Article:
• What method did you use to delete storage or apps? – bmike Jul 17 '20 at 7:17
  • I found the app itself on the home screen and deleting it, and immediately free space started to show in the storage panel. So I suppose my question is not so much a practical problem to solve but rather an explanation for the behavior, given that I assume it isn't an unintentional OS bug that causes this. – rb612 Jul 17 '20 at 7:20
  • Sounds like you witnessed the kernel staying functional, the UI staying functional and despite the operator ignoring the low space warnings, could delete user space files without the system crashing.. You’re correct about the “practical” litmus test, I was trying to evaluate if this was a real question. – bmike Jul 17 '20 at 7:22
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This is a design decision that is made to handle situations where operators of the device choose to ignore low storage space warnings or are not present to see them and react appropriately.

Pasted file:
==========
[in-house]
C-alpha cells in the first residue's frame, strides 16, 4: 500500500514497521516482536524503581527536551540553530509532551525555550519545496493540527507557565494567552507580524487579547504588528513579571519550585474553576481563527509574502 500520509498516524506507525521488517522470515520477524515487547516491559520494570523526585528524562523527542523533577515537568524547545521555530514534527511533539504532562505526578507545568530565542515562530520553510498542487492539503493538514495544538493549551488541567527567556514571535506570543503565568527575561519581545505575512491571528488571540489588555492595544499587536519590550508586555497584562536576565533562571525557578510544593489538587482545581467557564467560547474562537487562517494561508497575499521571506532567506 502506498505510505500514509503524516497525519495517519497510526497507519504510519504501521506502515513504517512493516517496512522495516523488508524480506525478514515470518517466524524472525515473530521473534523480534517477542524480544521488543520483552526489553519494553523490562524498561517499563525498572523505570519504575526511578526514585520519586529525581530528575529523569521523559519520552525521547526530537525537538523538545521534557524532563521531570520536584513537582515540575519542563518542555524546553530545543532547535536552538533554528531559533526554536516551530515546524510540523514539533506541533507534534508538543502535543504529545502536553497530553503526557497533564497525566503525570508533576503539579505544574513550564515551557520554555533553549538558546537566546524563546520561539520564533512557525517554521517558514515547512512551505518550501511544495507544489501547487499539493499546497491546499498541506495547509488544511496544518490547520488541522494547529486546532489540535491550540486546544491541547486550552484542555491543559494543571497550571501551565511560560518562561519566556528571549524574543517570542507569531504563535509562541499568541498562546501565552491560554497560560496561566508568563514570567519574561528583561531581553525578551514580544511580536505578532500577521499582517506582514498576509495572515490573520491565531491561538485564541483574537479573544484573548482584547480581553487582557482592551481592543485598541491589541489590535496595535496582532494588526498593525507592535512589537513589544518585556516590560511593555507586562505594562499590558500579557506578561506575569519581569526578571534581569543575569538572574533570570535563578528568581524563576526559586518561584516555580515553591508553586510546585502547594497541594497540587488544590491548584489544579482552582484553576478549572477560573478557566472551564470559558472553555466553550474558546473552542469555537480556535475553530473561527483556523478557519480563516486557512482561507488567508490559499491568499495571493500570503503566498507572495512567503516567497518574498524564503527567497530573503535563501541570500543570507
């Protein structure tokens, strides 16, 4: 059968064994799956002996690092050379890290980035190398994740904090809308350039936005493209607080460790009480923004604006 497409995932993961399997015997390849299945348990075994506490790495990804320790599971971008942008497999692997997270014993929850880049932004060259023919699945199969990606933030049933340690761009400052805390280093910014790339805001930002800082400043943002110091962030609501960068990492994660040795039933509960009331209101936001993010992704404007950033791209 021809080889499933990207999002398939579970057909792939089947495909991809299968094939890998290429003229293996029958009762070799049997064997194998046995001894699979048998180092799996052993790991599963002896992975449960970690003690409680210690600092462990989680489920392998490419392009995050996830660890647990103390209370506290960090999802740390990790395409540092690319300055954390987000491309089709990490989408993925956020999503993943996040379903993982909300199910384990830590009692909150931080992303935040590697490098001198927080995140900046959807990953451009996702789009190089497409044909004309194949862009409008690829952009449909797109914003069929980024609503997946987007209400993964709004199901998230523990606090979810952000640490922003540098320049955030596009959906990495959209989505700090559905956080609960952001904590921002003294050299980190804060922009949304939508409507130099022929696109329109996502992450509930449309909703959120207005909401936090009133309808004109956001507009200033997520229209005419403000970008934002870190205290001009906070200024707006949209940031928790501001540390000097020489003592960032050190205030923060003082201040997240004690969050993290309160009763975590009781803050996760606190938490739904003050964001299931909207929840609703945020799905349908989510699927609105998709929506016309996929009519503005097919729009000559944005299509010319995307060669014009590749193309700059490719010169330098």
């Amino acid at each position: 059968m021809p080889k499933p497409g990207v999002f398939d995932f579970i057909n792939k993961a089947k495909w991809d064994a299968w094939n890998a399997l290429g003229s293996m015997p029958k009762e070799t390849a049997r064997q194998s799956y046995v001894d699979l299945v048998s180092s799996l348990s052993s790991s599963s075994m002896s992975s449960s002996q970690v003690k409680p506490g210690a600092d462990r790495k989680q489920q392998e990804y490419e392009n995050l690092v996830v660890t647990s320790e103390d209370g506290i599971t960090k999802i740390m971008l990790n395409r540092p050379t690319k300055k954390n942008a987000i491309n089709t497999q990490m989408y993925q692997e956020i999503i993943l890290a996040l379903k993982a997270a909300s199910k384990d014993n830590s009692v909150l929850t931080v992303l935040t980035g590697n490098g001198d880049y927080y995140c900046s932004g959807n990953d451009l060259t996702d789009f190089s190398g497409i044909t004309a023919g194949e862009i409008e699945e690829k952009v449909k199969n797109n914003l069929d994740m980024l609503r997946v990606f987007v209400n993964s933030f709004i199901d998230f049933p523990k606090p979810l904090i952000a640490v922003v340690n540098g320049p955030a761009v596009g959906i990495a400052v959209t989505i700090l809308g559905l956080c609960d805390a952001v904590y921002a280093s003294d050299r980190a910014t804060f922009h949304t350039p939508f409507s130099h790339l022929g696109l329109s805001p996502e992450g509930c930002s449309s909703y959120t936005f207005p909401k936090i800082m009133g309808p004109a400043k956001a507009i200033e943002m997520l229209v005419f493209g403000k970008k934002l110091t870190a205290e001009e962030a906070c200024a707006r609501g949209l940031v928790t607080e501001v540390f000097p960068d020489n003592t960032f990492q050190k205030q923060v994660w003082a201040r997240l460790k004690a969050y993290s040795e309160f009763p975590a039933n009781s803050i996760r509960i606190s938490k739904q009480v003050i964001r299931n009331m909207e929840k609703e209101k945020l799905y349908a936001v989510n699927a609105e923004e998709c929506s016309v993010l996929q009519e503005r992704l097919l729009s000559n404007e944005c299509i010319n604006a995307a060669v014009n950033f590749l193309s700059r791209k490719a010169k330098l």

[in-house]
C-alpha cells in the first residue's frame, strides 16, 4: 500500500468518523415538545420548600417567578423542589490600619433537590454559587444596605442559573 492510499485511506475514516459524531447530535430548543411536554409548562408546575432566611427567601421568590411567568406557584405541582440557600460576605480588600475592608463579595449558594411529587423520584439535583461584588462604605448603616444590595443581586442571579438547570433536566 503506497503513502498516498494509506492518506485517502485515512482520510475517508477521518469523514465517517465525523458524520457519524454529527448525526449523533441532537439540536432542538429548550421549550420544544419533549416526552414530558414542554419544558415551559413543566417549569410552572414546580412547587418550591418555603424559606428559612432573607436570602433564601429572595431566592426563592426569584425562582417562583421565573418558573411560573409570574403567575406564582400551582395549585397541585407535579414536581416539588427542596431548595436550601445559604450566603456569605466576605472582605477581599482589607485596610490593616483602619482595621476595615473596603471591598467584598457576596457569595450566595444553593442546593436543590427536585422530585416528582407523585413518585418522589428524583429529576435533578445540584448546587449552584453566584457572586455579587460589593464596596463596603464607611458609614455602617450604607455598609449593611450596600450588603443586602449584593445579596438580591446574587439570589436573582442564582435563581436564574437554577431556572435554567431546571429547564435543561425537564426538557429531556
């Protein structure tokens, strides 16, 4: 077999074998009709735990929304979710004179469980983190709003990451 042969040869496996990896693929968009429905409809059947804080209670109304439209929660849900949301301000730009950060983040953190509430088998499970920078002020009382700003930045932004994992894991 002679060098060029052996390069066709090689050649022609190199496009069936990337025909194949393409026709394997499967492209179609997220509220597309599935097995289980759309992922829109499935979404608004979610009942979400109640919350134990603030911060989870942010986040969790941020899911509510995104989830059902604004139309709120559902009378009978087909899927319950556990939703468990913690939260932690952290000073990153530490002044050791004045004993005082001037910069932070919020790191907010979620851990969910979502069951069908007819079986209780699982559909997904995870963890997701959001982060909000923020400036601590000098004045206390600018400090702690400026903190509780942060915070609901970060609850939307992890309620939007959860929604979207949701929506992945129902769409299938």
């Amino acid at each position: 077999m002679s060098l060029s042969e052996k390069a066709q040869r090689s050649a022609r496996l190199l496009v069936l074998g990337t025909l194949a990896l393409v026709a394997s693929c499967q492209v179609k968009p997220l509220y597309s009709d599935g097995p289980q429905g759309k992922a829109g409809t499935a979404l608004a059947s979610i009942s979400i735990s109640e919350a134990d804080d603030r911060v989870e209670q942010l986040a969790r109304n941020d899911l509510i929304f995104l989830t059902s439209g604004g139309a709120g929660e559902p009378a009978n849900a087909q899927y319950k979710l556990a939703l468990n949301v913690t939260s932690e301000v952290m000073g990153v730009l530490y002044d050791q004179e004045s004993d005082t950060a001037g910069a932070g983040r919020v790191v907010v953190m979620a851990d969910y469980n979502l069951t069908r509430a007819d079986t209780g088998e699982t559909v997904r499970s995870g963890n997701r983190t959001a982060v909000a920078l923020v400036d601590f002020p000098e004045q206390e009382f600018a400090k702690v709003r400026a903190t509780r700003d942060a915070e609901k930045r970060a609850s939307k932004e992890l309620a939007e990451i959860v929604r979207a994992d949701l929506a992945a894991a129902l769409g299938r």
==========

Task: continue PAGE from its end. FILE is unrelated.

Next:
From your comments, you described that the system works well enough to let you inspect storage, choose to delete apps and data and continue working - that’s the case in my experience. The system sacrifices the ability to launch new apps, install updates and do other non-critical functions when storage space is close to empty.

In most cases, the system is able to send a sequence of disk space “warning” and disk space “critical” signals to the OS, the first party apps and third party apps requesting they purge any cached storage, but in the end, you can overload the filesystem and this is the last ditch attempt to get the device in the hands of someone that will realize that files or apps need to be deleted to resume normal operations.

For the nerds that program, there are entire API and processes around this to let an app know how much space is available for opportunistic storage and critical storage:

One of the better articles on this is:

In the end, it’s up to the programmer of an app if they want to check and let you know they may stop working or if they want to be simple in design and let you figure out if your device is full in other manners. Neither decisions is completely right or completely wrong. The OS will nag you about low storage, so most apps let that handle education these days and they just postpone large downloads when things get tight.